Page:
Shakespeare’s portrayal of conflict is evident in a variety of ways. The audience’s perception of the emotional and physical conflict relies on the language of the characters, character actions, and contrasting scenes reflecting the contrasting conflicts. Moral, emotional, religious, social and inner conflict area all expressed and explored throughout the play, from the very first scene.
There are four main types of violence/ conflict are: physical, verbal, internal, and difference in views or perspective.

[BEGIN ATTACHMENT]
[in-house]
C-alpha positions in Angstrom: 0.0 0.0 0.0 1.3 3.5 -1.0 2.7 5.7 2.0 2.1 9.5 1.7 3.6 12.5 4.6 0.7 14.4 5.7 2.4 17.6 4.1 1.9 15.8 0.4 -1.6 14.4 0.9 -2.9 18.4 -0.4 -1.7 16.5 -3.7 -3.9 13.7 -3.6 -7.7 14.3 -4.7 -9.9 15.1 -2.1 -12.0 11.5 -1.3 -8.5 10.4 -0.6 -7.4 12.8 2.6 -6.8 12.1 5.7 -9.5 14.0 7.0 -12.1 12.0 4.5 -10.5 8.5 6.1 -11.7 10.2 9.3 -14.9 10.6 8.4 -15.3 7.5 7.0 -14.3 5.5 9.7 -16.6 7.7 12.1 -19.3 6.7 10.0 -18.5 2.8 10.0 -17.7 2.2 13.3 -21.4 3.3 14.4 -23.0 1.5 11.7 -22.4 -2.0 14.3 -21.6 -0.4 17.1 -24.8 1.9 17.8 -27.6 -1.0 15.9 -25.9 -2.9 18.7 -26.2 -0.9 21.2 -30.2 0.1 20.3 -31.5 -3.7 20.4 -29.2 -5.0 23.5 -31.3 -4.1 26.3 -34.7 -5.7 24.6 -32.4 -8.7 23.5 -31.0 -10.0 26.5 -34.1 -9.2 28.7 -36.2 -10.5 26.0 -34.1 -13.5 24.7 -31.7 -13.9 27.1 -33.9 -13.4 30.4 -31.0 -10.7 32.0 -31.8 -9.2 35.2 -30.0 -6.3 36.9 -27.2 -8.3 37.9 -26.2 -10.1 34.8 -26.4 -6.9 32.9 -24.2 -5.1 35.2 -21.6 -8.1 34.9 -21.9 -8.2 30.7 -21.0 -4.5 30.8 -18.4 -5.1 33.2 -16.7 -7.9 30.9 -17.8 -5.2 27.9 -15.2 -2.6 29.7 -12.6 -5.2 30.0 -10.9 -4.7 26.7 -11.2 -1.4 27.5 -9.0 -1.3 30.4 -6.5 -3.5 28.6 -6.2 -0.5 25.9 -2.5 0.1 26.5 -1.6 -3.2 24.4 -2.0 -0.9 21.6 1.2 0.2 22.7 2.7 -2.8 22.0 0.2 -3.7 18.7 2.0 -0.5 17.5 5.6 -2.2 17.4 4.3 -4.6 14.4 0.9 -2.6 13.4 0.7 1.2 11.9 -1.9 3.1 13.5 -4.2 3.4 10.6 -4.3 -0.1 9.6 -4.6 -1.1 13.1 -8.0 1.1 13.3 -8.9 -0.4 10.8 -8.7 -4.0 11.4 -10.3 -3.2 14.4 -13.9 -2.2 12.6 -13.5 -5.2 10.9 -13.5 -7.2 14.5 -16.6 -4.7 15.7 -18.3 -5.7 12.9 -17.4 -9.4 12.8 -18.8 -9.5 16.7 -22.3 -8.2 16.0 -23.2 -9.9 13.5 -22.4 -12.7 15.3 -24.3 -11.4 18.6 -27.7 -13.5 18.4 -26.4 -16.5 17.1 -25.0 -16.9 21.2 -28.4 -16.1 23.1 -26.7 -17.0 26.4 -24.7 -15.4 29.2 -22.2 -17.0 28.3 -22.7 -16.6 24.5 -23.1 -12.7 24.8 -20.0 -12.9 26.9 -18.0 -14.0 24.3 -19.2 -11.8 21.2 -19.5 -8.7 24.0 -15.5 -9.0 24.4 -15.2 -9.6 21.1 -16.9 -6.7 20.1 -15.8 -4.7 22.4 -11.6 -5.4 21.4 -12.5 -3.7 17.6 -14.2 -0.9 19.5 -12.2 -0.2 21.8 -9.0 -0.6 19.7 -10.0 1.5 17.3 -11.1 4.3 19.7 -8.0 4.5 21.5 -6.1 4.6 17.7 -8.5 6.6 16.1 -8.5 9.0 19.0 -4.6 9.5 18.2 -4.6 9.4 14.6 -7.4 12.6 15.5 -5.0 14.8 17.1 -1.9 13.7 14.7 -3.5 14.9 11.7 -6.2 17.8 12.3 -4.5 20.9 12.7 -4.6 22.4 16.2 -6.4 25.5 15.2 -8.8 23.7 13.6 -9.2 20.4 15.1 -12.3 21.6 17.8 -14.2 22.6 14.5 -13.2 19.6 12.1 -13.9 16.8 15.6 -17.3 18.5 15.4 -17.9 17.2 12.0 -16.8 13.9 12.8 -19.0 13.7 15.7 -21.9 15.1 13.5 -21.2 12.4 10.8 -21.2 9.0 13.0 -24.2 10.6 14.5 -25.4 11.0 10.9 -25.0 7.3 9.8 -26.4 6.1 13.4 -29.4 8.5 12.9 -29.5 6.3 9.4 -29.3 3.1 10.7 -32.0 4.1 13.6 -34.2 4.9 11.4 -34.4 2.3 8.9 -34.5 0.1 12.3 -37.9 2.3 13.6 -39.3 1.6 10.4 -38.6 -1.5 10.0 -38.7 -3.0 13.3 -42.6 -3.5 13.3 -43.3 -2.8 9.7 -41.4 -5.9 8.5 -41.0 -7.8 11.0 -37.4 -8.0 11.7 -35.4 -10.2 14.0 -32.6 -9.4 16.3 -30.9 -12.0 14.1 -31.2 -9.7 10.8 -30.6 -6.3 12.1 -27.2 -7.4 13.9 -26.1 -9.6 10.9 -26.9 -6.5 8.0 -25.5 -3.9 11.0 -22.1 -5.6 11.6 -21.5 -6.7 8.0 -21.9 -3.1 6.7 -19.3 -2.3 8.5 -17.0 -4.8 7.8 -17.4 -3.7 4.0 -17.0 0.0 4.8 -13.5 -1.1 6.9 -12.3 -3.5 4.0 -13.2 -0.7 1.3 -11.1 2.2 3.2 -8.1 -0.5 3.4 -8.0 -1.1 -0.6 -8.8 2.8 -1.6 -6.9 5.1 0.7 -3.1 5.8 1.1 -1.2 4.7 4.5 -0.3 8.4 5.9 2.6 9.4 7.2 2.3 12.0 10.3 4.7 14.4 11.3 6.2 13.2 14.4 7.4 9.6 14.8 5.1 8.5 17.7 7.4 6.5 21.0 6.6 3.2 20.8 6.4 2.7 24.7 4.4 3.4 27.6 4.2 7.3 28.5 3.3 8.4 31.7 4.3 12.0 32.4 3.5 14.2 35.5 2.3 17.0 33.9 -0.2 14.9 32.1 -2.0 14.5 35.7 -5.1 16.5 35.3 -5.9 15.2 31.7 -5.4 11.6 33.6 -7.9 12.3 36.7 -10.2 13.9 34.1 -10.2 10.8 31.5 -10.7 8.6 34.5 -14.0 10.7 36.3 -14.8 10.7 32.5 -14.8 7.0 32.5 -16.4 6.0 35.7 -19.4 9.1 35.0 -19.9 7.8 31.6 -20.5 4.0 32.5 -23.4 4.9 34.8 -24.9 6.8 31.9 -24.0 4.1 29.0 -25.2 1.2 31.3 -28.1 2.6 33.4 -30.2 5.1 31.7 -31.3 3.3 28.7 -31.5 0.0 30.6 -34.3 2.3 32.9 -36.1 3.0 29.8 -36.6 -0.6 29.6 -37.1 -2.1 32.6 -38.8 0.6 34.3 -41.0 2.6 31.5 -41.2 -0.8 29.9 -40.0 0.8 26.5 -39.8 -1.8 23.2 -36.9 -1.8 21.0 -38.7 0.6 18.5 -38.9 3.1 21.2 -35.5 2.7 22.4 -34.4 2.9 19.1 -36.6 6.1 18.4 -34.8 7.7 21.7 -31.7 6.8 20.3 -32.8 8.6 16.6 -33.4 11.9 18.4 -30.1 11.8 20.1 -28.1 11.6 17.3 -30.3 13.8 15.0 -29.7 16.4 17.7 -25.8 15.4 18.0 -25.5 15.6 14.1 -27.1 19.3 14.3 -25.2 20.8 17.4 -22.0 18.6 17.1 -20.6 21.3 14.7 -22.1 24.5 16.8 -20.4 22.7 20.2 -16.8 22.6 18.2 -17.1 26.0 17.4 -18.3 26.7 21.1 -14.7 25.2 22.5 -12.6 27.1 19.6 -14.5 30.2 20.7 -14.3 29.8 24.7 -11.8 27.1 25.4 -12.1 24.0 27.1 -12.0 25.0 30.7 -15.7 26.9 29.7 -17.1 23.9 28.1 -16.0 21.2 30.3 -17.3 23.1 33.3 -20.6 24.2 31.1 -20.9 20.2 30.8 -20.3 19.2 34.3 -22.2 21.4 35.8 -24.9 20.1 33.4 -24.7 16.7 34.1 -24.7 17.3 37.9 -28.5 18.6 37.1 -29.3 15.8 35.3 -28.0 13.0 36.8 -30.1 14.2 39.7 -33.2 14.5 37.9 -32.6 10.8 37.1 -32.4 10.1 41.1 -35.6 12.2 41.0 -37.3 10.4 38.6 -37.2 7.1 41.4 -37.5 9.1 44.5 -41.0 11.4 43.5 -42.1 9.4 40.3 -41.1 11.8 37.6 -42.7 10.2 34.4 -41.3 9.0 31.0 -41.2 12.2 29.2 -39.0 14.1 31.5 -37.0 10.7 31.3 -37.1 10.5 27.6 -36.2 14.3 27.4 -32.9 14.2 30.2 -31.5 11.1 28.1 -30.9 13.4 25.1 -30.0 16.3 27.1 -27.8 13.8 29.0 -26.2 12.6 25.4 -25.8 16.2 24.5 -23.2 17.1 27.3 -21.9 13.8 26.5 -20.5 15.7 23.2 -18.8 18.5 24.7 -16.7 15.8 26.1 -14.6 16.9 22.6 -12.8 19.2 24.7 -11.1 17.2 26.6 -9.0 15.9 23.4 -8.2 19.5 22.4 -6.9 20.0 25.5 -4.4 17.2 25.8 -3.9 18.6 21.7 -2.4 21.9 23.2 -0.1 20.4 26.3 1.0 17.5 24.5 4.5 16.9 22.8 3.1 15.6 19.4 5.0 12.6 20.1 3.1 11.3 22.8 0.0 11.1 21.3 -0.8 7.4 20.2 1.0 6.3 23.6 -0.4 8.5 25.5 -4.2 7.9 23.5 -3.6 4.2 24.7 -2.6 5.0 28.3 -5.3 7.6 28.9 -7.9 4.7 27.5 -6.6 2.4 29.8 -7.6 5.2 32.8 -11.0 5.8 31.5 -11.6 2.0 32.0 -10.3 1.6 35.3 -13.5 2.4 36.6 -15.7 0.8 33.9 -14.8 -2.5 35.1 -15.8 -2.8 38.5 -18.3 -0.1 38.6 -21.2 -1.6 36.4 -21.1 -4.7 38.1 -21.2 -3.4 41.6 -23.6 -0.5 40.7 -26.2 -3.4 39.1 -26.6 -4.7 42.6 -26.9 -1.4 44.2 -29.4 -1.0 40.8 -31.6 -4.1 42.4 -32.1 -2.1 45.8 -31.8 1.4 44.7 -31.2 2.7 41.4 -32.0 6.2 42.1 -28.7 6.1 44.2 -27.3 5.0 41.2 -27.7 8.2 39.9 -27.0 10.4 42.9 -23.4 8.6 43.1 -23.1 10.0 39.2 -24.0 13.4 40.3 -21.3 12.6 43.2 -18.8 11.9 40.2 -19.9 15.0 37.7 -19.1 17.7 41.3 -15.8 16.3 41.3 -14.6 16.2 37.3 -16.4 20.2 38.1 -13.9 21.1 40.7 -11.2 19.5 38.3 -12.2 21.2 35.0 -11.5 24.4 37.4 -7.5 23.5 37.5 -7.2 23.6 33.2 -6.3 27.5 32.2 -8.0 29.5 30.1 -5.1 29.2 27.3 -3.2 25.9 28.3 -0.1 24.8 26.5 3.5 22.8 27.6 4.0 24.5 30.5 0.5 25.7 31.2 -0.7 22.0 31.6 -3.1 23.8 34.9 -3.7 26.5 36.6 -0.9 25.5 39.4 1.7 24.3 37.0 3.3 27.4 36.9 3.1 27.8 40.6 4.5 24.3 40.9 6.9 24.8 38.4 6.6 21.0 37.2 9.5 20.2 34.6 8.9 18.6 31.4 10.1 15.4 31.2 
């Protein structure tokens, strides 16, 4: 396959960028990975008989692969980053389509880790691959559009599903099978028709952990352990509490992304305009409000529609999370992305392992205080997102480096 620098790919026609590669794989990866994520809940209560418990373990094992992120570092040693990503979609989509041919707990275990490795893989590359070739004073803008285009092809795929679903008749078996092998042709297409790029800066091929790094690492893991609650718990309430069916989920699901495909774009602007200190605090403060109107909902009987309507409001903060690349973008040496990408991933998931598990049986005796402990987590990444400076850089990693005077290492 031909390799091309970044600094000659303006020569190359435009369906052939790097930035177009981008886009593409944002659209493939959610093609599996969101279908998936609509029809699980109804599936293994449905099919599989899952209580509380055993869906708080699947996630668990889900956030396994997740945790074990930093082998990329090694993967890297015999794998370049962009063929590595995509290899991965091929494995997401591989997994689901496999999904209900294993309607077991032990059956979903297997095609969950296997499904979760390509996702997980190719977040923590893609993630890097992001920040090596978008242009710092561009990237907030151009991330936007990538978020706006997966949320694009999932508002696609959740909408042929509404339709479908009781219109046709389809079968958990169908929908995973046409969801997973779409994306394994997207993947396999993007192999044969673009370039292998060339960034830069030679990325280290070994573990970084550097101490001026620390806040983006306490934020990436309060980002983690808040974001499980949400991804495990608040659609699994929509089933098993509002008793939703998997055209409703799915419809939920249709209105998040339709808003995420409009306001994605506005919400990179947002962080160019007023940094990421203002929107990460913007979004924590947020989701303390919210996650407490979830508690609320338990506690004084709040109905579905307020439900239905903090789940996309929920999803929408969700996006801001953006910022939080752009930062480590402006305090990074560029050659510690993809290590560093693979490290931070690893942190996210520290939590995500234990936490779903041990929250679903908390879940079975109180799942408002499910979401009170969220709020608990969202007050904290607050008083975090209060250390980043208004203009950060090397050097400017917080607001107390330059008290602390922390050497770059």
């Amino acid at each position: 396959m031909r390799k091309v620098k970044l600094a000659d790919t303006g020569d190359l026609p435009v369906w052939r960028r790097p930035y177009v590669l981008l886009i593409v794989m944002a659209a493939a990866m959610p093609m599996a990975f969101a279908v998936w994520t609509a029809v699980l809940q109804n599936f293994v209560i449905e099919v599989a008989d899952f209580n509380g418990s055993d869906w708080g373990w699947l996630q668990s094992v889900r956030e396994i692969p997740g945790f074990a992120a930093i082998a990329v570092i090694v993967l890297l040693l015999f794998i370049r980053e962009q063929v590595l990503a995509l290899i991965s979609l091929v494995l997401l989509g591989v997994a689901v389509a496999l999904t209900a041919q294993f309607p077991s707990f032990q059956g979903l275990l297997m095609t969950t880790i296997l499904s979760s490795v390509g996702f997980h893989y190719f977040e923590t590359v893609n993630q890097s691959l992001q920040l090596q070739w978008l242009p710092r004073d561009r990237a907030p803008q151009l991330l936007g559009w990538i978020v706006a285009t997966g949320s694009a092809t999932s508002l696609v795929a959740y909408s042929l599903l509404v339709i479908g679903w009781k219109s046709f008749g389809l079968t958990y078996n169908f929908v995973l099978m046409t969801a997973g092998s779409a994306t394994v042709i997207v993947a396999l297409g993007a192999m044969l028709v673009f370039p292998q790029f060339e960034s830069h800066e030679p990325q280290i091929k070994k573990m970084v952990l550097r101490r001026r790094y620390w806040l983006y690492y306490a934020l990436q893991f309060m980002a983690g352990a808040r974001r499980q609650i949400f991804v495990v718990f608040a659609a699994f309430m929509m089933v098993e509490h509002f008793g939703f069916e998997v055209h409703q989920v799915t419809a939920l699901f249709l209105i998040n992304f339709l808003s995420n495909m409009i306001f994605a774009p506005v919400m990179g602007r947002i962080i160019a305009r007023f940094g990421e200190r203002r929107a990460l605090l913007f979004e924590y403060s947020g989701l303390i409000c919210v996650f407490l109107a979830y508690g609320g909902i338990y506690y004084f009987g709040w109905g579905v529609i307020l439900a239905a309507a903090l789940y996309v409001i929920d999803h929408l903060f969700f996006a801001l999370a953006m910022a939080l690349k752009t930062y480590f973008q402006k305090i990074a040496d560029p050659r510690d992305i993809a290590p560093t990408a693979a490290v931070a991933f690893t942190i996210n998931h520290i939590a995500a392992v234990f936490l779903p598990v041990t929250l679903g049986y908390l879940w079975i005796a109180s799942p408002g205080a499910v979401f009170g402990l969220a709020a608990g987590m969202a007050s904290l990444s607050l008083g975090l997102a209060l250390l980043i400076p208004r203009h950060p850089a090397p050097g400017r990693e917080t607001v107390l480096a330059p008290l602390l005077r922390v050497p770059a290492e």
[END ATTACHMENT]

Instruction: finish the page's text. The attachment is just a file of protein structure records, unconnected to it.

An audience in the 16th century would have liked “Romeo and Juliet” because it is a quick story line to get into, and attracts the attention fast, of the young lovers who are doomed from the start. The first scene: Act 1, scene 1, opens with a fight in a public place in Verona between servants from the Montague and Capulet households. This starts by Sampson and Gregory, servants of the house of Capulet, going out looking for trouble. They later find that they are in luck, as they see Abraham and Balthasar, servants of the house of Montague. Sampson then says to Gregory, “Quarrel, I will back thee” what he is saying is that he will back Gregory “up”; in over words he wants Gregory to go first.